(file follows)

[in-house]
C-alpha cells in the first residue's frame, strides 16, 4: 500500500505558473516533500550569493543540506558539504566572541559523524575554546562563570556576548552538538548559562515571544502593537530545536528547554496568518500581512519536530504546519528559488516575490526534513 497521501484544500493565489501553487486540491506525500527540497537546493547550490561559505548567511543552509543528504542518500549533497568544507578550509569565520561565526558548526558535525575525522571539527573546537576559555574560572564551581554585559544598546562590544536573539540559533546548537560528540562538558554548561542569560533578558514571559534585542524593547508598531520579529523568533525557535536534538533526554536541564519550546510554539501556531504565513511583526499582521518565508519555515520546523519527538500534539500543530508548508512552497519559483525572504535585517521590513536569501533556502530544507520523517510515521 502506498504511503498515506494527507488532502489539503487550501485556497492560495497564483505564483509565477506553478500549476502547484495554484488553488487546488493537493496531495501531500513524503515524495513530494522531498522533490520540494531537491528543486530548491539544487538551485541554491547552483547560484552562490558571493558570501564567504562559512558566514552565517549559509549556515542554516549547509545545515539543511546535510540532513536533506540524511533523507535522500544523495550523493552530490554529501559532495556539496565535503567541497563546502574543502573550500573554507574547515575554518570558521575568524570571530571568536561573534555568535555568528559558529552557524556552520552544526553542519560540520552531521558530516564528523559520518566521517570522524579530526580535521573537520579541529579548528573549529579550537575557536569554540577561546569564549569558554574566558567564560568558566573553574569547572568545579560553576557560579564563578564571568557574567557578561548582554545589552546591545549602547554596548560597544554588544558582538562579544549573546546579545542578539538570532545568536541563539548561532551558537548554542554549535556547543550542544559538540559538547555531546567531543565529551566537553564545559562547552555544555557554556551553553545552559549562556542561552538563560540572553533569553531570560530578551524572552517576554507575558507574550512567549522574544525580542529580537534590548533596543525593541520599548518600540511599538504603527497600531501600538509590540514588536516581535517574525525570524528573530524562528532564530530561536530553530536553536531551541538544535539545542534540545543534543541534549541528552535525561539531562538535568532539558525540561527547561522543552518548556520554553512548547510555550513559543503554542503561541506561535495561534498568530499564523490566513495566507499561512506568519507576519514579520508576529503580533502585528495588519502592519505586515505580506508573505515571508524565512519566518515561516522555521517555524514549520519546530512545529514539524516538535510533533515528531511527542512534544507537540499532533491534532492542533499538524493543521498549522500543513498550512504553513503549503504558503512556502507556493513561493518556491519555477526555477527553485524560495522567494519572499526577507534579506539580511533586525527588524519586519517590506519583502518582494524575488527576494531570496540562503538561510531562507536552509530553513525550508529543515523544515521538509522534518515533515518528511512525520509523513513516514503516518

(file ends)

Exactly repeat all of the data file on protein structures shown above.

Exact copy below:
[in-house]
C-alpha cells in the first residue's frame, strides 16, 4: 500500500505558473516533500550569493543540506558539504566572541559523524575554546562563570556576548552538538548559562515571544502593537530545536528547554496568518500581512519536530504546519528559488516575490526534513 497521501484544500493565489501553487486540491506525500527540497537546493547550490561559505548567511543552509543528504542518500549533497568544507578550509569565520561565526558548526558535525575525522571539527573546537576559555574560572564551581554585559544598546562590544536573539540559533546548537560528540562538558554548561542569560533578558514571559534585542524593547508598531520579529523568533525557535536534538533526554536541564519550546510554539501556531504565513511583526499582521518565508519555515520546523519527538500534539500543530508548508512552497519559483525572504535585517521590513536569501533556502530544507520523517510515521 502506498504511503498515506494527507488532502489539503487550501485556497492560495497564483505564483509565477506553478500549476502547484495554484488553488487546488493537493496531495501531500513524503515524495513530494522531498522533490520540494531537491528543486530548491539544487538551485541554491547552483547560484552562490558571493558570501564567504562559512558566514552565517549559509549556515542554516549547509545545515539543511546535510540532513536533506540524511533523507535522500544523495550523493552530490554529501559532495556539496565535503567541497563546502574543502573550500573554507574547515575554518570558521575568524570571530571568536561573534555568535555568528559558529552557524556552520552544526553542519560540520552531521558530516564528523559520518566521517570522524579530526580535521573537520579541529579548528573549529579550537575557536569554540577561546569564549569558554574566558567564560568558566573553574569547572568545579560553576557560579564563578564571568557574567557578561548582554545589552546591545549602547554596548560597544554588544558582538562579544549573546546579545542578539538570532545568536541563539548561532551558537548554542554549535556547543550542544559538540559538547555531546567531543565529551566537553564545559562547552555544555557554556551553553545552559549562556542561552538563560540572553533569553531570560530578551524572552517576554507575558507574550512567549522574544525580542529580537534590548533596543525593541520599548518600540511599538504603527497600531501600538509590540514588536516581535517574525525570524528573530524562528532564530530561536530553530536553536531551541538544535539545542534540545543534543541534549541528552535525561539531562538535568532539558525540561527547561522543552518548556520554553512548547510555550513559543503554542503561541506561535495561534498568530499564523490566513495566507499561512506568519507576519514579520508576529503580533502585528495588519502592519505586515505580506508573505515571508524565512519566518515561516522555521517555524514549520519546530512545529514539524516538535510533533515528531511527542512534544507537540499532533491534532492542533499538524493543521498549522500543513498550512504553513503549503504558503512556502507556493513561493518556491519555477526555477527553485524560495522567494519572499526577507534579506539580511533586525527588524519586519517590506519583502518582494524575488527576494531570496540562503538561510531562507536552509530553513525550508529543515523544515521538509522534518515533515518528511512525520509523513513516514503516518